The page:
Echoes of the McCone Commission
Although the first public hearing of the Christopher Commission produced little new information, the session took on an importance that went far beyond its sparse contents.
That was largely because of the prestige of the chairman of the Independent Commission on the Los Angeles Police Department, Warren Christopher, a prominent attorney.
His achievements as a diplomat and adviser to presidents, governors and mayors have raised hopes that the commission might get to the bottom of the Rodney King beating. But hope is mixed with skepticism, based on the history of most government commissions.
They tend to be created in crisis to give the appearance of action while permitting government officials to continue business as usual. Mayor Tom Bradley is especially fond of them, having appointed such bodies to address everything from city budget deficits to the global oil shortage.
Much of the current skepticism is based on the performance of the most famous commission in recent Los Angeles history, the McCone Commission, created to examine the causes of the 1965 Watts rebellion and propose cures for them. In doing that, the McCone Commission, like the Christopher group, probed the Los Angeles Police Department.
Reading the report today, it’s clear that the commission ignored racism and brutality in the department. Moreover, it seemed unaware of powerful social currents sweeping the city in the ‘60s. “Elementary, superficial, unoriginal and unimaginative” is how an advisory committee to the U.S. Civil Rights Commission described the commission report.
The writer of the McCone report was a 39-year-old lawyer who was just beginning to taste success. His name was Warren Christopher.
This crisis comes in a different era, and as a result Christopher might find better success this time than he did with the Watts panel.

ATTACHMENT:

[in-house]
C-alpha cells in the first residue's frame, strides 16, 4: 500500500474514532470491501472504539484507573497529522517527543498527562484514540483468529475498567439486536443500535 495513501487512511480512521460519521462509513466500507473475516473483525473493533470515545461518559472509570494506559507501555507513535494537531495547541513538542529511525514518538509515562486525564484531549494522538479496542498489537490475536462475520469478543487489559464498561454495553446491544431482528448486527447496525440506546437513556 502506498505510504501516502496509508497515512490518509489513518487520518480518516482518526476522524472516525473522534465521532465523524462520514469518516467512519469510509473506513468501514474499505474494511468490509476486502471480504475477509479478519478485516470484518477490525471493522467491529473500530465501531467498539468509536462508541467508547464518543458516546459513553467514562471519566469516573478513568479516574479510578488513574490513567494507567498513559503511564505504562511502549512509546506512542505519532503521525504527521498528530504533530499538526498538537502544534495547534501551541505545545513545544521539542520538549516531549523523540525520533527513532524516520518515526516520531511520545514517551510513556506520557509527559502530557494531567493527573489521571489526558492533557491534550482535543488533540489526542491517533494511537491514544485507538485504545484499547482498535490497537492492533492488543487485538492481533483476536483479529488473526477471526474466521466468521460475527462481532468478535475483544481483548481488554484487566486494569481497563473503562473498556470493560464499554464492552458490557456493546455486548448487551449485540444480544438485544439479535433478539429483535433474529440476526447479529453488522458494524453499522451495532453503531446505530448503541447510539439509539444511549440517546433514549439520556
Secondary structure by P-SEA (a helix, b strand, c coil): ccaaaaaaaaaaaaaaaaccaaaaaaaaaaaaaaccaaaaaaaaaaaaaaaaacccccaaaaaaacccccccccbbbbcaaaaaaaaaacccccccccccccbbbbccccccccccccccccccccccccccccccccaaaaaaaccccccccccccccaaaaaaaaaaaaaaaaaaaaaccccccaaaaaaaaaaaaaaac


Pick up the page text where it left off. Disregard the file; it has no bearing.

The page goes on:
The McCone Commission was doomed from the start. The Democratic governor, Pat Brown, was in big political trouble from the Watts riots, which exacerbated damage to him from the UC Berkeley Free Speech Movement demonstrations the year before. To mollify conservatives, he appointed a commission headed by a conservative Los Angeles Establishment figure, John McCone, former head of the CIA.
It was Christopher’s burden as vice chairman and principal draftsman to both please McCone and satisfy the nervous governor, whose chief political adviser, Hale Champion, was constantly coaching him from the sidelines. It was an impossible position. No wonder the report was a compromise at best, a whitewash at worst.
A lot has happened to Christopher in the last 25 years. He’s chairman of one of California’s most powerful law firms, served in the Justice Department, and as deputy secretary of state won international acclaim for negotiating the release of the hostages held by Iran.
In short, he’s made it. And this time he’s too big for any sideline coaching from City Hall, especially from a mayor who is wobbling rapidly toward lame-duck status.
The McCone Commission’s charter was broader, and thus more difficult, than that of Christopher’s commission. In examining the causes of the Watts riot, the McCone Commission was searching currents deep in the nation’s society and history. Unemployment, bad education, and racism were among the reasons for the insurrection. All of them exist today.
As Geoffrey Taylor Gibbs, an attorney representing the Langston Bar Assn., an African-American group, told the Christopher Commission on Wednesday: “In 26 years, the only thing that has changed in Los Angeles is that the community under siege refers to itself as African-American rather than Negro.”
The Christopher Commission’s job, on the other hand, is manageable--find out what’s wrong in one city department, the LAPD, and propose ways of fixing it.
Manageable, but will it do it? The process so far is labor-intensive--studying more than a million documents, interviewing cops in closed sessions. If there’s anything hot, that’s where it’s happening.
The focus is on the mundane--how patrol officers do their jobs, how they are recruited and trained. He told me he was highly interested in the testimony of the head of the police union, Lt. George Aliano, who told of the tough life of a patrol officer.
Are the commissioners going to go higher, up where the McCone Commission feared to venture--the office of chief of police? The McCone Commission didn’t touch the chief because politics shaped the course of its investigation and report.
The only limitations on the Christopher Commission and its prestigious chairman would be self-imposed. Christopher said the commission report will deal with Chief Daryl F. Gates, but he didn’t say how.